SPED Law Timeline

Timeline created by Aide Lucero
In History
  • Brown VS. Board of Education

    Brown VS. Board of Education
    This court case is famous for its role in ending racial segregation in schools. Most importantly, this ruling made it illegal to discriminate against any group of people for arbitrary reasons. This meant that education would be mandated to be supplied to all citizens equally. That decision would eventually come to include students with disabilities.
  • The Elementary and Secondary Education Act of 1965

    The Elementary and Secondary Education Act of 1965
    The act provides federal funding to primary and secondary education, with funds authorized for professional development, instructional materials, resources to support educational programs, and parental involvement promotion.
    The act emphasizes equal access to education, aiming to shorten the achievement gaps between students by providing federal funding to support schools with children from impoverished families.
  • Architectural Barriers Act of 1968

    Architectural Barriers Act of 1968
    The Architectural Barriers Act of 1968 is an Act of Congress, enacted by President Lyndon B. Johnson. The ABA requires that facilities designed, built, altered, or leased with funds supplied by the United States Federal Government be accessible to all public.
  • Diana VS. CA State Board of Education

    Diana VS. CA State Board of Education
    This l case was essential to protecting the linguistic and educational rights of students. Most importantly, the ruling on this case required that students whose first language is not English be tested in English and their native language. This was to prevent students who did poorly on culturally specific tests being misdiagnosed as students with disabilities.
  • Section 504 of the Rehabilitation Act (1973)

    Section 504 of the Rehabilitation Act (1973)
    This was the first civil rights law that expressly forbade discrimination against an individual or group based on their disability. Most importantly, it required that no child be excluded from educational programs receiving federal aid based on their disability.
  • Education for All Handicapped Children Act

    Education for All Handicapped Children Act
    This act required all public schools to accept federal funds to provide equal access to education and one free meal a day for children with physical and mental disabilities.
    Public schools were required to evaluate children with disabilities and create an educational plan with parent input that would emulate as closely as possible the educational experience of non-disabled students.
    The act was an amendment to Part B of the Education of the Handicapped Act enacted in 1966.
  • Education for All Handicapped Children Act

    Education for All Handicapped Children Act
    President Gerald Ford signed the Education for All Handicapped Children Act, otherwise known as Public Law 94-142. This law required all states that accepted money from the federal government were required to provide equal access to education for children with disabilities, in addition to providing them with one free meal per day. States had the responsibility to ensure compliance under the law within all of their public school systems.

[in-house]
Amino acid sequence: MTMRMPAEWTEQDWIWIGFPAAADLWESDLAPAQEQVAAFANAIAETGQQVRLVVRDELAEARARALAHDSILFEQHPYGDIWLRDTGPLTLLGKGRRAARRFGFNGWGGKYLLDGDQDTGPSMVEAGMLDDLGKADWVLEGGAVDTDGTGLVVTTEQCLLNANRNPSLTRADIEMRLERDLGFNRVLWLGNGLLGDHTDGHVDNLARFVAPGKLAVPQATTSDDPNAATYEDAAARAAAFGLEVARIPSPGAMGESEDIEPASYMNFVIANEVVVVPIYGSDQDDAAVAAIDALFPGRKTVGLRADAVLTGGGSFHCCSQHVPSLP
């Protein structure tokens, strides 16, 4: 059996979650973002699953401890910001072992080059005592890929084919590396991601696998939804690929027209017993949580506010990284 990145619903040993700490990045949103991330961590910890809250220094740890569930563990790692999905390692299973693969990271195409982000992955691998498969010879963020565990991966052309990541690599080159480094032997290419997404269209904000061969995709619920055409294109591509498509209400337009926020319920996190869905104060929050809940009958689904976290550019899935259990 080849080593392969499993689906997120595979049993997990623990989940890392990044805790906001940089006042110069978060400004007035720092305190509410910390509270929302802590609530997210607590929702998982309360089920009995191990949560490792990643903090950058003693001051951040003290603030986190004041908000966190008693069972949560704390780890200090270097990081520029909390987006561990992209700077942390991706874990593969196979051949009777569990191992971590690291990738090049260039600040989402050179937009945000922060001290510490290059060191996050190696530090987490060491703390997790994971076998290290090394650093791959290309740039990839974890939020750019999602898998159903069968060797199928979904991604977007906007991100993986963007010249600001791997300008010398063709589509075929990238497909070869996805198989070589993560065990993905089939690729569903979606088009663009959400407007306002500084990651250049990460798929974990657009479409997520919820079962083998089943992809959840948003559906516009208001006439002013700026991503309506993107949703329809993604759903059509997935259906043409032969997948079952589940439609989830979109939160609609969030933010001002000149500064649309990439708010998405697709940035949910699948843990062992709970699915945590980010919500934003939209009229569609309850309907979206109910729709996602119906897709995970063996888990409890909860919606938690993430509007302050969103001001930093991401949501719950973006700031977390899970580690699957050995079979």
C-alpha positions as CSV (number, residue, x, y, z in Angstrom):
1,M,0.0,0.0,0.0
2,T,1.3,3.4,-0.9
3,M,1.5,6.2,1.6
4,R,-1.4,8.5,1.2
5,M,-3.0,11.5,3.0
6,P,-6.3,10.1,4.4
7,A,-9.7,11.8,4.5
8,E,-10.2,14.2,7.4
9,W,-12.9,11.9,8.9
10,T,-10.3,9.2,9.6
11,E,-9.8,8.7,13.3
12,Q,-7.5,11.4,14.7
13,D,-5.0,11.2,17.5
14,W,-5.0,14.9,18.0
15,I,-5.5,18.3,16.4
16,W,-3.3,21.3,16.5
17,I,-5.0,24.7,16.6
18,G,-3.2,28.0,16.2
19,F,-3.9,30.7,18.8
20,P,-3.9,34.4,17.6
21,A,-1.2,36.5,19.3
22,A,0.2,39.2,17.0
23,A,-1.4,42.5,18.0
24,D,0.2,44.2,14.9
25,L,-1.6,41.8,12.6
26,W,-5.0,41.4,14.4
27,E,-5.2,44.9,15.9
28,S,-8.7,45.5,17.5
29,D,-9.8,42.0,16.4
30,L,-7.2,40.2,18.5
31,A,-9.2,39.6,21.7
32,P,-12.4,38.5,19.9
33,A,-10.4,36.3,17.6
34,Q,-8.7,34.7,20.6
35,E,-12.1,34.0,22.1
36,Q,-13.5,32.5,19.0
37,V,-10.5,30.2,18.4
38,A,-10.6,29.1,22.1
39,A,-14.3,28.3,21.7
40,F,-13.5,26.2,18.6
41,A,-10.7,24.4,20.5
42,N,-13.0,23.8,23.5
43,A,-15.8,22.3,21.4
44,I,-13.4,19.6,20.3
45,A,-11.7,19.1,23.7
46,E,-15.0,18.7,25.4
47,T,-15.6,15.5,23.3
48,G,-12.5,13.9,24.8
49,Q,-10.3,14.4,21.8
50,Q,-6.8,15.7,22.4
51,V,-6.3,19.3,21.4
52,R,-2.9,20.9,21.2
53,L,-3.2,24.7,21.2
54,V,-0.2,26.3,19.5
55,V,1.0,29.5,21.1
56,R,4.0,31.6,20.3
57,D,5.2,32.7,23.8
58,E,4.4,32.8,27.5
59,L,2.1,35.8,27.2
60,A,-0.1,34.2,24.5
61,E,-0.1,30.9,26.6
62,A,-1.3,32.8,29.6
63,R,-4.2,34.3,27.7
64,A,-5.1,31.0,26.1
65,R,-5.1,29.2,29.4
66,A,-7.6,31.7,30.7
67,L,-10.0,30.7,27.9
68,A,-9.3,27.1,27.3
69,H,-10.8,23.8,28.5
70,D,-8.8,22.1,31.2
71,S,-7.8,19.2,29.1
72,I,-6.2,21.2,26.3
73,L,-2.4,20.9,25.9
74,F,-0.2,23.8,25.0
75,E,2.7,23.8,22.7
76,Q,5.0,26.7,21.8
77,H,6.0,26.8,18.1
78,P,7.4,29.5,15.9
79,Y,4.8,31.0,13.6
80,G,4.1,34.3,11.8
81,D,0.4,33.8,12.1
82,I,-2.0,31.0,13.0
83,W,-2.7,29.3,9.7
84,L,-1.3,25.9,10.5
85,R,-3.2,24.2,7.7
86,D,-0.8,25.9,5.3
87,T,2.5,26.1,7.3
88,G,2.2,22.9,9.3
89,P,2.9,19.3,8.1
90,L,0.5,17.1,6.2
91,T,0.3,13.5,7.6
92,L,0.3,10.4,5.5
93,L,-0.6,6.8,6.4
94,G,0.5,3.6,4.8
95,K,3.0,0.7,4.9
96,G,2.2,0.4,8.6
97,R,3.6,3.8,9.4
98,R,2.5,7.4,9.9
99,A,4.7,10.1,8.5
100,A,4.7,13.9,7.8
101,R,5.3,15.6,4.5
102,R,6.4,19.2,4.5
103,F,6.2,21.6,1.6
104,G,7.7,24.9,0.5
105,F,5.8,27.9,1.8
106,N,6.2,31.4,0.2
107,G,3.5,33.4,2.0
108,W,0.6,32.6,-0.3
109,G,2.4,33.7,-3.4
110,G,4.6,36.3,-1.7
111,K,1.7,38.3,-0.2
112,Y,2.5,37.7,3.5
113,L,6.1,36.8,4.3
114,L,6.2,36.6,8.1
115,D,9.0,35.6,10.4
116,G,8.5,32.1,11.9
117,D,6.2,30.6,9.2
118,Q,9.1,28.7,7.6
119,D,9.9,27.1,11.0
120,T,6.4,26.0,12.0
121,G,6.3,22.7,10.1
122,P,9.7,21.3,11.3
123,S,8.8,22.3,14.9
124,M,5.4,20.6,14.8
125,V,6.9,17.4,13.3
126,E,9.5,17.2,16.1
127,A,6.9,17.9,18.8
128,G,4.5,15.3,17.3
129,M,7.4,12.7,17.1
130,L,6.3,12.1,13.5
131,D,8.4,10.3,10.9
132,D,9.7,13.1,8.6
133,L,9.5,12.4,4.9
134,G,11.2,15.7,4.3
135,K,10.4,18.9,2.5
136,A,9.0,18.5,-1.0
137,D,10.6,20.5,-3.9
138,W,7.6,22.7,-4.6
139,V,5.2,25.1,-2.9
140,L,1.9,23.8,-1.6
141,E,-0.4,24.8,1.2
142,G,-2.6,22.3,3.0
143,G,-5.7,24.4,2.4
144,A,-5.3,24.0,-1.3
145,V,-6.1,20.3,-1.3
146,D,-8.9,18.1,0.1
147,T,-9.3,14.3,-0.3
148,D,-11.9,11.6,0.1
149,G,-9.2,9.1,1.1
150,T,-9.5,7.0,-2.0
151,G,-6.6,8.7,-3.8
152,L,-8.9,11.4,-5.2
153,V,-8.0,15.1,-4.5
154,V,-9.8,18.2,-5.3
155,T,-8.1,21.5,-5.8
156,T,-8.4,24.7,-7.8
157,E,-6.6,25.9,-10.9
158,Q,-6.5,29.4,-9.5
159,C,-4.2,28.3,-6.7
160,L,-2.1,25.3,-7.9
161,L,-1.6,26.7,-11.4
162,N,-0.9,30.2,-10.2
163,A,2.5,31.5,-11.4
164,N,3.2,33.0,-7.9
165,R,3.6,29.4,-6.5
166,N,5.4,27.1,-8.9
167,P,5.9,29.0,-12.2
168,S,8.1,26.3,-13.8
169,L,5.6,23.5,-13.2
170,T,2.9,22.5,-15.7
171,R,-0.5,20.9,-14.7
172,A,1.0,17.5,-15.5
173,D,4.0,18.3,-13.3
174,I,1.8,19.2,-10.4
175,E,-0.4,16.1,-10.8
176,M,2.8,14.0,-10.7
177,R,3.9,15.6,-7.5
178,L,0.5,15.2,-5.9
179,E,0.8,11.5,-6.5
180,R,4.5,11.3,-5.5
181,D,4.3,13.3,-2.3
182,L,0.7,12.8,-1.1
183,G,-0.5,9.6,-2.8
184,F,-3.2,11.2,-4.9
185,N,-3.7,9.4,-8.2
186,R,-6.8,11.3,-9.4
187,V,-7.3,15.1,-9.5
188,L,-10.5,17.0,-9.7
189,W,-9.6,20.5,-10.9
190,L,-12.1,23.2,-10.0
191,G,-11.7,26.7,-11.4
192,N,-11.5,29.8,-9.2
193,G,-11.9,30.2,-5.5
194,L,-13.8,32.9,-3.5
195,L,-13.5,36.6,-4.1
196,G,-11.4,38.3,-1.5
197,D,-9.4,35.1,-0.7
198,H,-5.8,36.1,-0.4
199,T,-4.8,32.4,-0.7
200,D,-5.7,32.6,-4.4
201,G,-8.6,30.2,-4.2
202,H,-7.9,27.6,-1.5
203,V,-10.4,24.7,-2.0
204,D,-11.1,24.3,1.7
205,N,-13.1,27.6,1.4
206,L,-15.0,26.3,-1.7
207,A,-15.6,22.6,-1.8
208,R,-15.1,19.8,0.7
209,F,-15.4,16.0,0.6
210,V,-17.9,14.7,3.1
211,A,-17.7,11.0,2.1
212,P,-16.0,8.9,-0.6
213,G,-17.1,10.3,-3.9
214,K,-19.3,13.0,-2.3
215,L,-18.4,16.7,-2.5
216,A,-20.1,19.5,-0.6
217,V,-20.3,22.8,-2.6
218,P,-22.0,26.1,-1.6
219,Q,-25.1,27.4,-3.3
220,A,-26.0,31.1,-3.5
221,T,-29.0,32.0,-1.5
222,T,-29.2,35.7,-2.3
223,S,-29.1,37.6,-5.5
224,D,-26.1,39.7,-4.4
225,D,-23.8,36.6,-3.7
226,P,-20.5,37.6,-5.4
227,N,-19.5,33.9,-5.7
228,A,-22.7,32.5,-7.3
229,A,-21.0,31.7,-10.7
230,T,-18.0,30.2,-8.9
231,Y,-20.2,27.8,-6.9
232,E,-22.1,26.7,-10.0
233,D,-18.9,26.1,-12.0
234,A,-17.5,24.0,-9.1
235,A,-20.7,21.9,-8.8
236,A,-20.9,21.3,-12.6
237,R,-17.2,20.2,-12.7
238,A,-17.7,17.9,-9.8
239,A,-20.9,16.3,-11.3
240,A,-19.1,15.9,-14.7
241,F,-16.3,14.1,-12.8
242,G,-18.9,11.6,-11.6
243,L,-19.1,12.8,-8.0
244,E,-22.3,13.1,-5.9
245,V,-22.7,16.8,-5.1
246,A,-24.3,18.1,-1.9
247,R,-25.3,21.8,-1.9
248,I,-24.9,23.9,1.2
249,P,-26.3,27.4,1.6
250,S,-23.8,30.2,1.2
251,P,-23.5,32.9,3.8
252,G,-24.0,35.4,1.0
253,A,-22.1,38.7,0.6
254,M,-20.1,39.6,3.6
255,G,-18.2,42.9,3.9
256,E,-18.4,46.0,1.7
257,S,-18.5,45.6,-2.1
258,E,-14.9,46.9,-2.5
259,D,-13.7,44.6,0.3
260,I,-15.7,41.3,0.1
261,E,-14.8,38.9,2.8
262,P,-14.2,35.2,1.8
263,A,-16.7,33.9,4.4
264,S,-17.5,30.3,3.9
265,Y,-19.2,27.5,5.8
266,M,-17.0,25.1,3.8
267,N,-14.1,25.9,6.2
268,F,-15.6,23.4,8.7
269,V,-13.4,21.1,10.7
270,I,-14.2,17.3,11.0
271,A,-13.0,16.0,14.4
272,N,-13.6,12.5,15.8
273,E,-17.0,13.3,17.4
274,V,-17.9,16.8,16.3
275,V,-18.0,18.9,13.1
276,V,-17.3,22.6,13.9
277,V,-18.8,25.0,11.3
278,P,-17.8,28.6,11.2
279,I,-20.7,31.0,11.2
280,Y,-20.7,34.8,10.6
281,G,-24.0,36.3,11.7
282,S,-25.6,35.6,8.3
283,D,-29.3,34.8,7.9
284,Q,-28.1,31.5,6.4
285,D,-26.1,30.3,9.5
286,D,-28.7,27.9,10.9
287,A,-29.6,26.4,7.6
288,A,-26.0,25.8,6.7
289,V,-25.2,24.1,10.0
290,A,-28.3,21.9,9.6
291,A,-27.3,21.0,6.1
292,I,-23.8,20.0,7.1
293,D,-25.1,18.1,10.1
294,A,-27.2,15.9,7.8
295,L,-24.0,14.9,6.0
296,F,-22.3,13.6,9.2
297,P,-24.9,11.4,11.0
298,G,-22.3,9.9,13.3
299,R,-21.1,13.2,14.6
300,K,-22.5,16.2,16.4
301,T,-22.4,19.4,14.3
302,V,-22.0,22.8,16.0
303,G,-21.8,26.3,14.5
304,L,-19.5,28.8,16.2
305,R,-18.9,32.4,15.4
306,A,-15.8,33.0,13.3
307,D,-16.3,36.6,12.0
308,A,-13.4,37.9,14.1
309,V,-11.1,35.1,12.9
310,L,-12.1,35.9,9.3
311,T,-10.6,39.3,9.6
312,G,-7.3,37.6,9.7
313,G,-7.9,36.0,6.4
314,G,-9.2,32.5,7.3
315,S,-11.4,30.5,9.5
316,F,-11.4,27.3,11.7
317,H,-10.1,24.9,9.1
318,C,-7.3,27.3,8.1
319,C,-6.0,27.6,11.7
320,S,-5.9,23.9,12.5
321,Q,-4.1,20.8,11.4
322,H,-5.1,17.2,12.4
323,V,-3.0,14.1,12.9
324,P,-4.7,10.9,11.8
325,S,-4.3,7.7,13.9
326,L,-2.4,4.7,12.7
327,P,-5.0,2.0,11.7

• The Handicapped Children's Protection Act of 1986

    The Handicapped Children's Protection Act of 1986
    The Education for All Handicapped Children Act of 1975 (EAHCA), Public Law (P.L.) 94-142, and regulations implementing it provides for a free, appropriate public education for all handicapped children. The act also provides procedural safeguards for parents of handicapped children when special education decisions are made by the schools. These safeguards ensure that the rights of handicapped children are protected.
  • Americans with Disabilities Act

    Americans with Disabilities Act
    The Americans with Disabilities Act of 1990 or ADA is a civil rights law that prohibits discrimination based on disability.equires covered employers to provide reasonable accommodations to employees with disabilities and impose accessibility requirements on public accommodations.
  • Individuals with Disabilities Education Act (IDEA)

    Individuals with Disabilities Education Act (IDEA)
    The Individuals with Disabilities Education Act (IDEA) is a legislation that ensures students with a disability are provided with Free Appropriate Public Education (FAPE) that is tailored to their individual needs. IDEA was previously known as the Education for All Handicapped Children Act (EHA) from 1975 to 1990. Overall, the goal of IDEA is to provide children with disabilities the same opportunity for education as those students who do not have a disability.
  • No Child Left Behind Act

    No Child Left Behind Act
    Act of Congress that reauthorized the Elementary and Secondary Education Act; it included Title I provisions applying to disadvantaged students. It supported standards-based education reform based on the premise that setting high standards & establishing measurable goals could improve individual outcomes in education.
    The Act required states to develop assessments in basic skills. To receive federal school funding states had to give these assessments to all students at select grade levels.